Avian Diet Database
This repository is the temporary home for the Avian Diet Database being built by the Hurlbert Lab at the University of North Carolina.
The goal is to organize all available information (from published studies, gray literature, etc) on the diets of North American birds in its rawest form possible with the idea that this may be a resource for a broad range of ecological questions.
These data are automatically incorporated into the Global Biotic Interactions (GloBI) database. See http://www.globalbioticinteractions.org for more details.
Finding Diet Data
We are focusing our search for diet data in the published literature. References related to avian diets have been scraped from individual species accounts on the Birds of North America website, and are provided in the file 'NA_avian_diet_refs.txt'. For each species, look up the listed references to see if they contain raw diet data summaries. If you were able to look up the reference, put a 'y' in the 'checked' column. If the reference was unavailable (couldn't access it online, not in the library) put a 'n'. For those that you checked, indicate (y/n) whether it contained diet data in the 'useable_data' column.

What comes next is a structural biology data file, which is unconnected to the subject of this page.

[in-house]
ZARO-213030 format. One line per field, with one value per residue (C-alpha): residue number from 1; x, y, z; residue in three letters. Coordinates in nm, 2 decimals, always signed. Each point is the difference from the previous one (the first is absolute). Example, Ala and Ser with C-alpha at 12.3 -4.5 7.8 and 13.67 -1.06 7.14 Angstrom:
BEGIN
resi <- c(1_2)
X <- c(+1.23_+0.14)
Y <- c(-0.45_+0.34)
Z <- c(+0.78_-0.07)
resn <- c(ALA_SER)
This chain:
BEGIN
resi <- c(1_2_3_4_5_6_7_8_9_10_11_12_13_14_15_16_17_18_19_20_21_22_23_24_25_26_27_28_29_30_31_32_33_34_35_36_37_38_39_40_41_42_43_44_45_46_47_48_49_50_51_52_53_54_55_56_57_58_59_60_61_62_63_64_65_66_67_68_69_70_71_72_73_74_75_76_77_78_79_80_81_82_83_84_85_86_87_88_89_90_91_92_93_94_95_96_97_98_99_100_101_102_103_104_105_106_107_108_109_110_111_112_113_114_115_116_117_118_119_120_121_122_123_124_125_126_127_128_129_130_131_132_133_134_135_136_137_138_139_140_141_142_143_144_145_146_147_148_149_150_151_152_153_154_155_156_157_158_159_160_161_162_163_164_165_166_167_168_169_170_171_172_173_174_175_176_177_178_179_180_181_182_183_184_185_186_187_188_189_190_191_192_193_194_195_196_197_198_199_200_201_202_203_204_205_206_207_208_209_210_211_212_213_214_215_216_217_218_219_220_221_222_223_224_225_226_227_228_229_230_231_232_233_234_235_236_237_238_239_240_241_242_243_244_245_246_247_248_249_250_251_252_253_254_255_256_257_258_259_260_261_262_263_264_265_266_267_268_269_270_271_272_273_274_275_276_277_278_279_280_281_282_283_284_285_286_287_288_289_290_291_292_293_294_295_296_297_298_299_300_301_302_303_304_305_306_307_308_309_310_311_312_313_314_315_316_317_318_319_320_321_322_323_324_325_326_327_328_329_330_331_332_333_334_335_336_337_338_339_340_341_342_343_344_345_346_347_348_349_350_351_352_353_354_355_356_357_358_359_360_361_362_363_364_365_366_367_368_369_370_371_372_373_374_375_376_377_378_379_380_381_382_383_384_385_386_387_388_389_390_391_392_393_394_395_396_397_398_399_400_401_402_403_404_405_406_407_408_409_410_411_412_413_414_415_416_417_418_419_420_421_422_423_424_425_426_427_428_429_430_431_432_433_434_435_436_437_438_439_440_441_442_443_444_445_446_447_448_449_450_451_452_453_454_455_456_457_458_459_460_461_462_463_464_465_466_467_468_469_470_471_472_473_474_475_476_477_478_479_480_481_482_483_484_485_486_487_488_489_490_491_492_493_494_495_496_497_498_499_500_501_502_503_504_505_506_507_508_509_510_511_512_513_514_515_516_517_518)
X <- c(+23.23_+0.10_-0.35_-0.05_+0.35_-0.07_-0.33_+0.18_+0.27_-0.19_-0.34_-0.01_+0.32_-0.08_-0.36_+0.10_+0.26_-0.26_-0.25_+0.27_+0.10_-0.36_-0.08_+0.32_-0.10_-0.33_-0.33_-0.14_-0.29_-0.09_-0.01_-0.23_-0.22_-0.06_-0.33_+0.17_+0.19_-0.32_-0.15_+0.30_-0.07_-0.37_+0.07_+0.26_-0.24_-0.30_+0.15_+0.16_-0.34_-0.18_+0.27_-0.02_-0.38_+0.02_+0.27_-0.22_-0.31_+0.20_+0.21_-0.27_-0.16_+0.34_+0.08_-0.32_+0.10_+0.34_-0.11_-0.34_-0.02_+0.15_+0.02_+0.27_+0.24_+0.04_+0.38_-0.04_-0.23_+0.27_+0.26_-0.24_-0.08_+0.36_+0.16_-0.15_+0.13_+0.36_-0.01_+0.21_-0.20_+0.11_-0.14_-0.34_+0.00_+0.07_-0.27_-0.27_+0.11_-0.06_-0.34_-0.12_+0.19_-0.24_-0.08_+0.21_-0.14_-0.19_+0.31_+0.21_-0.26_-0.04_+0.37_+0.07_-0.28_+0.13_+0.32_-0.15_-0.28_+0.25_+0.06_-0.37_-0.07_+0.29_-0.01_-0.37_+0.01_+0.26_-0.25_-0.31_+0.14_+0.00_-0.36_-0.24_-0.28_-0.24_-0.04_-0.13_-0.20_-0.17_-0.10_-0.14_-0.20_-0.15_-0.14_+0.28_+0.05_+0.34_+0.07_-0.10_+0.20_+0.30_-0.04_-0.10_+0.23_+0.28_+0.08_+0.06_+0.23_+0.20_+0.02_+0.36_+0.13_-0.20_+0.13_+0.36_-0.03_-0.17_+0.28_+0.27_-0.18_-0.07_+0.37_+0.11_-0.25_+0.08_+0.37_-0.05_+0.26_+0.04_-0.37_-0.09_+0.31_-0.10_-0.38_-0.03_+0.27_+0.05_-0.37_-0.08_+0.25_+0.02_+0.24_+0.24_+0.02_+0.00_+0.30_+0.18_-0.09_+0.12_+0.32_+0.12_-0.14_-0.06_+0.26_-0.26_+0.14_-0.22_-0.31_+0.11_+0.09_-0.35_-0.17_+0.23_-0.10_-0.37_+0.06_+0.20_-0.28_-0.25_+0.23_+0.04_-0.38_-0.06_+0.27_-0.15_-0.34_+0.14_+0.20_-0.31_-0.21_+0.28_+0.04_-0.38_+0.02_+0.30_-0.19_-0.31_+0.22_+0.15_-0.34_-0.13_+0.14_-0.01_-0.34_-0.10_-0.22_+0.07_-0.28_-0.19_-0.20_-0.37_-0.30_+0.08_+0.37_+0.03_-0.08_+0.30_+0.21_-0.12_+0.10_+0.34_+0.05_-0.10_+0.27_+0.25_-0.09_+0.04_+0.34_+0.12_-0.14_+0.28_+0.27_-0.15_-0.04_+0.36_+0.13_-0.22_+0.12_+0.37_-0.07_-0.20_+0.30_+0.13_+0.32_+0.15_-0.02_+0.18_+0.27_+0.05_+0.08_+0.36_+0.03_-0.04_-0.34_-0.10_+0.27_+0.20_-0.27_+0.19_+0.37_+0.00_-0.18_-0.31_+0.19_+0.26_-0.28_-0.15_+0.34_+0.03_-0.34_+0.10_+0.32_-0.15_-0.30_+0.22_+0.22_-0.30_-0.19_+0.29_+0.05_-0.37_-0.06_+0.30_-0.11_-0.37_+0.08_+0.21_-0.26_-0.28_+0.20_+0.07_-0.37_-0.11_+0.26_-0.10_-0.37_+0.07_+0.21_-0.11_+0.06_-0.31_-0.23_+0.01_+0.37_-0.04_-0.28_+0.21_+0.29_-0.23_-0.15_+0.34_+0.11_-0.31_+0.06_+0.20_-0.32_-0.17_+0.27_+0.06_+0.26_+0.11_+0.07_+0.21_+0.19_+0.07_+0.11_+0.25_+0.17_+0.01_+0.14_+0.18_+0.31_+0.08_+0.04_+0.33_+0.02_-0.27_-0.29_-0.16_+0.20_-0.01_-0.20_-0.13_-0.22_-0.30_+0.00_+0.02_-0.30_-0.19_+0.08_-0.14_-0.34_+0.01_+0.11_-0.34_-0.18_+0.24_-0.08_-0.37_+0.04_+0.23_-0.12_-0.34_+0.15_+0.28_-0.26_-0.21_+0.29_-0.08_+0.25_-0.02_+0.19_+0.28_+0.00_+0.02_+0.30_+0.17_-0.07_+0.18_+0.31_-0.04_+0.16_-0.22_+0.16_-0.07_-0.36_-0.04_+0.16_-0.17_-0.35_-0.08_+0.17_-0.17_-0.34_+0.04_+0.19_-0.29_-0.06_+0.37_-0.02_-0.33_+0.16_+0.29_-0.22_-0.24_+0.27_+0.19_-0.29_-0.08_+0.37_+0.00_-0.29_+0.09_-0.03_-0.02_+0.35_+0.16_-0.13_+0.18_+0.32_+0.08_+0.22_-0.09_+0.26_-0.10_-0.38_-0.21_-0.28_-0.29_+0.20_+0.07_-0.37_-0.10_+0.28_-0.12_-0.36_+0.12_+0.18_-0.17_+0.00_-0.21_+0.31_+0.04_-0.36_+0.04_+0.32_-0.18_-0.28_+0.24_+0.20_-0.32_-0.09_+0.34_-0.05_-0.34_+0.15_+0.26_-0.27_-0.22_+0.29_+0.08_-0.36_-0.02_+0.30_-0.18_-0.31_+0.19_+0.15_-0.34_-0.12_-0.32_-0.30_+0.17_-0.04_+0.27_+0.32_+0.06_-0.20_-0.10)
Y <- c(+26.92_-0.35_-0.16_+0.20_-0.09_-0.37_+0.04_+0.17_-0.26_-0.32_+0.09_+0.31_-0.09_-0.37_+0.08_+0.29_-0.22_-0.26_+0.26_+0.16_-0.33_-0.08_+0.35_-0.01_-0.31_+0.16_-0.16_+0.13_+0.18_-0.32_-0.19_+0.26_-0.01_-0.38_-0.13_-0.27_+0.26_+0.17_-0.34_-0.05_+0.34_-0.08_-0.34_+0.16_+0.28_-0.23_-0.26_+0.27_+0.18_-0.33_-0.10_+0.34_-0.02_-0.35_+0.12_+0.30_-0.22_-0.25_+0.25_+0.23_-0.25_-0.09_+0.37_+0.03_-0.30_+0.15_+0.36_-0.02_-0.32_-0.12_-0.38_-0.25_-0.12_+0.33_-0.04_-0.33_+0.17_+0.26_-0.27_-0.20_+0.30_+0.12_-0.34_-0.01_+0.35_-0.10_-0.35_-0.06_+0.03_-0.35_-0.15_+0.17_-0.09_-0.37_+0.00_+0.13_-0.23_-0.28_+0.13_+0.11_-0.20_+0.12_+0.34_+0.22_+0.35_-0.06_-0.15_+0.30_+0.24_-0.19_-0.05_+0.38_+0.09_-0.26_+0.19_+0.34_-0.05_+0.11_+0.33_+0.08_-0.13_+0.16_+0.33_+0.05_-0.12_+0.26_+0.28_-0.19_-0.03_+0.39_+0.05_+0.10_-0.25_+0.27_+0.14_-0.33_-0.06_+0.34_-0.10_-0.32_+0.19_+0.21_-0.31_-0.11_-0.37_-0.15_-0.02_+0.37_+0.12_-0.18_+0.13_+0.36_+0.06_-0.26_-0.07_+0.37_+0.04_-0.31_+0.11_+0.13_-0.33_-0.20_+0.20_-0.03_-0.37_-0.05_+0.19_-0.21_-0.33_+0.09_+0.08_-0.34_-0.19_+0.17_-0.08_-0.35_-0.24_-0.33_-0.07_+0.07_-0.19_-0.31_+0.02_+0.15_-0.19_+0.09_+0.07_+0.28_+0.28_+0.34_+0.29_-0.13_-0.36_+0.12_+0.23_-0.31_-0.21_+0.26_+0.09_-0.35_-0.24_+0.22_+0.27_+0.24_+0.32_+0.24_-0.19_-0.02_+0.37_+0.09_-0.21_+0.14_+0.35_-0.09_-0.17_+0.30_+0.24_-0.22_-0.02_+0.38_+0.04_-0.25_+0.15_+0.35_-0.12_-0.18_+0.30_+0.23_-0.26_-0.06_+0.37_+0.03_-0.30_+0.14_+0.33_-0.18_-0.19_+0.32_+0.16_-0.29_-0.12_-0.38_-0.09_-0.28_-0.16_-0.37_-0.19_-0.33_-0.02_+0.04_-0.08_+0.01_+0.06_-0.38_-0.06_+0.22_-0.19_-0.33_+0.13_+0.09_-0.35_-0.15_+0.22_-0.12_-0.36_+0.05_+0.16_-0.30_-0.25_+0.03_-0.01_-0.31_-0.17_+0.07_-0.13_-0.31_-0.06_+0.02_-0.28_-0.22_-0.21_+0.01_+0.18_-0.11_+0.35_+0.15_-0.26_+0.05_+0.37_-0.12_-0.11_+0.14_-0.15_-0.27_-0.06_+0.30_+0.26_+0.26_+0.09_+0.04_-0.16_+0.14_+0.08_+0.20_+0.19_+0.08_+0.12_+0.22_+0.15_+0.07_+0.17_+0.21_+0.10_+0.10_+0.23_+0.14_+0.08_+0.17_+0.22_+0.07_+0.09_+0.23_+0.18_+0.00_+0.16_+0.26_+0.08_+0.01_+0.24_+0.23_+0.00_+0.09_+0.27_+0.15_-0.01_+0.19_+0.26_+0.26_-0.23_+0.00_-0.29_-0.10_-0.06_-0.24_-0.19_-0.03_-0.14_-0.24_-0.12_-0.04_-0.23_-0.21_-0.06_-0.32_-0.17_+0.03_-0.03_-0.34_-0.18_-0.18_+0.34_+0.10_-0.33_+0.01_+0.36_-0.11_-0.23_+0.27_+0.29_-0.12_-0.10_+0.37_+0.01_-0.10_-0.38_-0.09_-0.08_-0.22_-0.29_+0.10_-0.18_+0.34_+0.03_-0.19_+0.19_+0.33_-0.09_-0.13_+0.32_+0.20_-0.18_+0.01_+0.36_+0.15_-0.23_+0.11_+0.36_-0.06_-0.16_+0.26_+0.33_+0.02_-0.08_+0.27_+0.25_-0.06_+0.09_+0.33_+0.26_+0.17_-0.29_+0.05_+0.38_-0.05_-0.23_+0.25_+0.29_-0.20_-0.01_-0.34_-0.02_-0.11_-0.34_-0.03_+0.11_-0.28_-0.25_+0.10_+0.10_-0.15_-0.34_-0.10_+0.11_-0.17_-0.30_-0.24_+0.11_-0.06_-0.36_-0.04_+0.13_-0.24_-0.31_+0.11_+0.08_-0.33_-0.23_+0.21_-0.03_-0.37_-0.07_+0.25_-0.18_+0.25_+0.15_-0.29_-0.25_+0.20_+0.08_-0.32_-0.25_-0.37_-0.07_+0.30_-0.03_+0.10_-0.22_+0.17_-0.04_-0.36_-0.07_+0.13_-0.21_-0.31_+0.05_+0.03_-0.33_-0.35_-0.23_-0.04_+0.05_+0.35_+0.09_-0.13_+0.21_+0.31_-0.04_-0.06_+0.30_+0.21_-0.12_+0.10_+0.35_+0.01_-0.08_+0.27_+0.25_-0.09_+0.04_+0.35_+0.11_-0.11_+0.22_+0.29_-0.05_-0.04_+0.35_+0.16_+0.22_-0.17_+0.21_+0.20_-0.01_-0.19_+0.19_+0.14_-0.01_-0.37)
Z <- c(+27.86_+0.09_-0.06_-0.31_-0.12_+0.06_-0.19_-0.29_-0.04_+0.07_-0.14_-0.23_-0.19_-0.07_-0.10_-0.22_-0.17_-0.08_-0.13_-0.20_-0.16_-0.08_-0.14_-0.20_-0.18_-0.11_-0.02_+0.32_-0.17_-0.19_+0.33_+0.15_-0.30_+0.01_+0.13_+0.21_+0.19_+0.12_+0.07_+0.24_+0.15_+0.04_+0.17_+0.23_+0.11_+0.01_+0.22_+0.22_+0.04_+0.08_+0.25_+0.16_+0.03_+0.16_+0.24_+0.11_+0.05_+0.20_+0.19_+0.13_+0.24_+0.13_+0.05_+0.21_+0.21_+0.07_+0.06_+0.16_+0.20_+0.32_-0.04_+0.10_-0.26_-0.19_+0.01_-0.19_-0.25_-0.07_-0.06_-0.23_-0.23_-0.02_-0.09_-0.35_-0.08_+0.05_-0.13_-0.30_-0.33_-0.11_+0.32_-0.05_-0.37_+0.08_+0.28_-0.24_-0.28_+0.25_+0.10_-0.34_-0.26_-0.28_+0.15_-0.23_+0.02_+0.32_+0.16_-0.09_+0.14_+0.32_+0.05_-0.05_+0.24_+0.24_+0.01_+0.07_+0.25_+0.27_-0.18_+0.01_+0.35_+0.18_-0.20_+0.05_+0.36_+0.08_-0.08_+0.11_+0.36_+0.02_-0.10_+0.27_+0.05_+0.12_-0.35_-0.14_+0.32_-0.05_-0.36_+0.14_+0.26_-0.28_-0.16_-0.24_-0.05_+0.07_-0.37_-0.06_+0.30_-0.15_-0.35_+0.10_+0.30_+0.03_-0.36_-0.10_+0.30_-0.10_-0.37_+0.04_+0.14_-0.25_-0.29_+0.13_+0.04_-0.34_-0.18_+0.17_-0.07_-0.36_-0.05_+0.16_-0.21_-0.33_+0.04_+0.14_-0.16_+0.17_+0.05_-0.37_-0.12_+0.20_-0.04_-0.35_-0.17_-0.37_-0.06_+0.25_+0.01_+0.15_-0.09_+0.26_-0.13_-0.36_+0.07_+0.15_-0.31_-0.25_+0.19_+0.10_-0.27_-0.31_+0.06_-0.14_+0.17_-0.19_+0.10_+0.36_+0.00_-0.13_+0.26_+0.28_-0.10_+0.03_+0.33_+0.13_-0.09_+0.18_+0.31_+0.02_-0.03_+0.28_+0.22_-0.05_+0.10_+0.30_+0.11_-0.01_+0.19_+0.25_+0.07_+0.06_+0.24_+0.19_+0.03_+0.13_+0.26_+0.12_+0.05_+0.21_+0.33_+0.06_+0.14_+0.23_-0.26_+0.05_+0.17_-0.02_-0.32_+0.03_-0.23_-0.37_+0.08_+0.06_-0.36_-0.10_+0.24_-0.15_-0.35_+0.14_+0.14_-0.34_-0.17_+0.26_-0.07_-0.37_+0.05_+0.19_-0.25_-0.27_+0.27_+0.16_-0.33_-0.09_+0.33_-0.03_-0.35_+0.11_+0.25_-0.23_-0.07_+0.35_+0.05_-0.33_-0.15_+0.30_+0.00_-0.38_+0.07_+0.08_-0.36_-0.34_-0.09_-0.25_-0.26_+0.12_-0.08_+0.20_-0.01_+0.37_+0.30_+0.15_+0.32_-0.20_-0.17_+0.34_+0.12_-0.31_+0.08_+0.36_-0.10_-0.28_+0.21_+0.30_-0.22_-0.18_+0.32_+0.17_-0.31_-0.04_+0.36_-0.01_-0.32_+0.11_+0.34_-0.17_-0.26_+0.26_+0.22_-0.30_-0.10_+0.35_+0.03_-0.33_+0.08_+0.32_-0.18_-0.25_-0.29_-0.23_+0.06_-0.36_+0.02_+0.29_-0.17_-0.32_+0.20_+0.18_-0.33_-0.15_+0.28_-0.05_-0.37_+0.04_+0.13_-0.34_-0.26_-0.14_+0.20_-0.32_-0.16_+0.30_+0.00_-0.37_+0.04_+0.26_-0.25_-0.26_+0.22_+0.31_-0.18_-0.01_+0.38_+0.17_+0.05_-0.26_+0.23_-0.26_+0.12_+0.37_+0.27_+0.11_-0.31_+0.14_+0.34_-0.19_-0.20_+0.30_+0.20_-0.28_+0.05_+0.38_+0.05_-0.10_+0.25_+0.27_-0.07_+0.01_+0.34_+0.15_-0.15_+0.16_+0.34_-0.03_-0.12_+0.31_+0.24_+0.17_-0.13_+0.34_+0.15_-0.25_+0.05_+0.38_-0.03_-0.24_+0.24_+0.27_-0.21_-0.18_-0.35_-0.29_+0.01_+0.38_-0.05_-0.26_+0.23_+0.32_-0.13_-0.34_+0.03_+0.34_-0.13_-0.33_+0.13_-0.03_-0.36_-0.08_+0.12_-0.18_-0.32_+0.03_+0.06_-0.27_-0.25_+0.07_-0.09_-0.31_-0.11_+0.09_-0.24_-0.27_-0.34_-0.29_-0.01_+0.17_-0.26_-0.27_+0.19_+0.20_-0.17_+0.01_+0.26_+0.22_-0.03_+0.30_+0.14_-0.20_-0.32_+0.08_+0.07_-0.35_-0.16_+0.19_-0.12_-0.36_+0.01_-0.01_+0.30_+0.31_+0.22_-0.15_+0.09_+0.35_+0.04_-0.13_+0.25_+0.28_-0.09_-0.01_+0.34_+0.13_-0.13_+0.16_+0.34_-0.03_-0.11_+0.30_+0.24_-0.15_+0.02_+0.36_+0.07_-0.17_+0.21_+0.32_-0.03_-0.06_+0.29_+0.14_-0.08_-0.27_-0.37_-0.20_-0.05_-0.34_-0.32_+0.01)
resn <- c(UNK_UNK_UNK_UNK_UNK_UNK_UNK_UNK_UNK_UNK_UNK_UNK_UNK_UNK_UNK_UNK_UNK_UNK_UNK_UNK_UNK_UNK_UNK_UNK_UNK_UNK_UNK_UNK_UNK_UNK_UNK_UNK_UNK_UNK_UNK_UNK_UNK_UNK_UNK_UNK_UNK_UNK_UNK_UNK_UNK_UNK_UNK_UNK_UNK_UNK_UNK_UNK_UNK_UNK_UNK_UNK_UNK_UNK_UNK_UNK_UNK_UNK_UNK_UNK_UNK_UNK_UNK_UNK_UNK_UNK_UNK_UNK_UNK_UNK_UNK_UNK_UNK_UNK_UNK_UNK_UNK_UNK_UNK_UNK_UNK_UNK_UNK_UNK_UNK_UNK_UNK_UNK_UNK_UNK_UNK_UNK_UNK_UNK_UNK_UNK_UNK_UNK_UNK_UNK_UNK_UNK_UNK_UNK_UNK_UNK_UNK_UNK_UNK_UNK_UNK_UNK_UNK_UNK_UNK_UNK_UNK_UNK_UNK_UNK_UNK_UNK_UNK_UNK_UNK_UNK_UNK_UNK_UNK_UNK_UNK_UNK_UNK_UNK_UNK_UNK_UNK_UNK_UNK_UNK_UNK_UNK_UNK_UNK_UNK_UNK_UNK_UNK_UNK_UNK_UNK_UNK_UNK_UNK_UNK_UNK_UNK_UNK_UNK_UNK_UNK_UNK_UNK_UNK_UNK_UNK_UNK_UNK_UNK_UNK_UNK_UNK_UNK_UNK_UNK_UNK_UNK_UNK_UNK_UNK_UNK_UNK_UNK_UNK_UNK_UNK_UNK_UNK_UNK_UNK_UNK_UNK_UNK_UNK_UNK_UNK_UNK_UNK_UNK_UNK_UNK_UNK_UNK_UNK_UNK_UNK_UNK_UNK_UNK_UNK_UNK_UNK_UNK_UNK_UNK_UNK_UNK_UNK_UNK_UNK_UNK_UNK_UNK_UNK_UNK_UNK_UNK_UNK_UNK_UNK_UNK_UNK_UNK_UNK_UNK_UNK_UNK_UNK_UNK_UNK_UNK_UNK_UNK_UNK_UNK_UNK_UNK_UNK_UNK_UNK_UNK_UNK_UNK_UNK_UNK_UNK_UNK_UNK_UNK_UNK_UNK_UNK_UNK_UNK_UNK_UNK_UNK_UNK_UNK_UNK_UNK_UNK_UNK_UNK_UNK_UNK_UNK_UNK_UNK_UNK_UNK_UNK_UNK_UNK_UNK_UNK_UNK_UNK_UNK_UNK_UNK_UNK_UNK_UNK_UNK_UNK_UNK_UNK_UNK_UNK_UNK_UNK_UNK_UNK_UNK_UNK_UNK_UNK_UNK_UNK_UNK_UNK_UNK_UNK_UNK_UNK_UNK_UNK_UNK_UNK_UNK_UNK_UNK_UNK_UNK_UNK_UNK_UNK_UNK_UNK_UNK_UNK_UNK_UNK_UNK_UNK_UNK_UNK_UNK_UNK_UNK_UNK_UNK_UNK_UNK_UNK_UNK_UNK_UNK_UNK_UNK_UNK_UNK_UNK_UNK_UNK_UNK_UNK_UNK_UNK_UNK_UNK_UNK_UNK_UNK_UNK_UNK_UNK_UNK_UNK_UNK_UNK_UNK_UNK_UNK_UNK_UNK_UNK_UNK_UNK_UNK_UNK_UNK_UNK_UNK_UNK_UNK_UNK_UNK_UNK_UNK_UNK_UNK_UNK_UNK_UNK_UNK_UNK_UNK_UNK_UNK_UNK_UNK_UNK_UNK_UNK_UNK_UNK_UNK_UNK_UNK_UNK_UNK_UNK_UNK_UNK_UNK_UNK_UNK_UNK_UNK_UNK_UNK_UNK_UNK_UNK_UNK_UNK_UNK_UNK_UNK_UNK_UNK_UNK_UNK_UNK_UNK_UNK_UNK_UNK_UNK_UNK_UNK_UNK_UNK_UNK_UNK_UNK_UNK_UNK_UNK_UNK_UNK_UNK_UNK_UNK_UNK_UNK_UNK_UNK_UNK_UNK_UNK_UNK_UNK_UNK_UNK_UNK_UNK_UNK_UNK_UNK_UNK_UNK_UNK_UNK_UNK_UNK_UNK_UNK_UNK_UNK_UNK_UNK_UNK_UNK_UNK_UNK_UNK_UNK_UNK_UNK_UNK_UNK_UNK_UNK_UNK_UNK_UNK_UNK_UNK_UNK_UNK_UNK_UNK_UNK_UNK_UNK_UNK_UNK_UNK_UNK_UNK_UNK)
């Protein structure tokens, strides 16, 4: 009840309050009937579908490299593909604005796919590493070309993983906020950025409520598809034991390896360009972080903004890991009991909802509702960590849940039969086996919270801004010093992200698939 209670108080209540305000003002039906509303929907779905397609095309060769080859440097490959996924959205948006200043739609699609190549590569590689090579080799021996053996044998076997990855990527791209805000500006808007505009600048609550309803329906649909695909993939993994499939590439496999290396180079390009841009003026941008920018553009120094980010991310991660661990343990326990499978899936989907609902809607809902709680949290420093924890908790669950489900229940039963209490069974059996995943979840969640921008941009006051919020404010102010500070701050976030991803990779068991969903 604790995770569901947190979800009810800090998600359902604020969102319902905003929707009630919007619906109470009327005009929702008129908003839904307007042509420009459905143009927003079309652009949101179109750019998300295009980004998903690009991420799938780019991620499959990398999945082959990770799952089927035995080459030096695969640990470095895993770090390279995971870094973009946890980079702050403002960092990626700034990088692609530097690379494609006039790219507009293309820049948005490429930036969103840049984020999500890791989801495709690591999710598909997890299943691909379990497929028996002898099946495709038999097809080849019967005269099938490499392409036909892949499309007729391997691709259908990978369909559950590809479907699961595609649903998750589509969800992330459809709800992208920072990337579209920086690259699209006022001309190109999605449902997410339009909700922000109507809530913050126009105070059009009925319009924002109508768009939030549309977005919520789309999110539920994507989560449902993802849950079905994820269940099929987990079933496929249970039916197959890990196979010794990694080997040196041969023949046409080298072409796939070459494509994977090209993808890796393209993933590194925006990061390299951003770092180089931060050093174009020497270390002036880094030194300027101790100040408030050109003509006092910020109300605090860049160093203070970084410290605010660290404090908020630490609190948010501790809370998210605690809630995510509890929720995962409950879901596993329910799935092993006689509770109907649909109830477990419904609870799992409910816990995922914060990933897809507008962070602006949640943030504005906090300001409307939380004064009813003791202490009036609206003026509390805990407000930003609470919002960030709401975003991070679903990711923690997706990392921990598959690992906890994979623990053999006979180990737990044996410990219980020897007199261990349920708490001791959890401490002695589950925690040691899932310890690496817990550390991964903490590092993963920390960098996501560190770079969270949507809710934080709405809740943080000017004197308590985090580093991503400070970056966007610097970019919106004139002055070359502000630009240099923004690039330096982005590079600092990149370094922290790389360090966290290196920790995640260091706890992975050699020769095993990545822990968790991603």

NOTE: Place pdfs of all papers you find with usable data in the following folder on the HurlbertLab drive: HurlbertLab > Databases > DietDatabase > Papers with data. The file should be saved with the last name of the author(s) and the year. For example, "Beaver and Baldwin 1975.pdf" or "Hurlbert et al 2007.pdf".
After you have examined all of the references listed in this table for a given species, you will perform a literature search to see if any additional papers have been published on the diet of this species since the Birds of North America species account was published or last revised (the year in the "revised" column).
Web of Science search
Go to Web of Science and in the Topic search box enter:
"[common name]" AND (diet OR foraging OR food)
replacing [common name] with the actual common name of the species you are searching.
Click on +Add Another Field, and select Year Published. Search all years since the last revised date for that species as listed in the 'NA_avian_diet_refs' table.
Look up the papers in the search results, and be sure to add any that contain useful data to the NA_avian_diet_refs.txt table.
Data Entry Details
When you've found a study with quantitative diet data, open the file 'AvianDietDatabase_template.txt' in Excel and re-save it, replacing the word 'template' with the study author and year, e.g. 'AvianDietDatabase_Beaver_and_Baldwin_1975.txt'. Then proceed to enter as much of the information described below as you can ascertain from the study.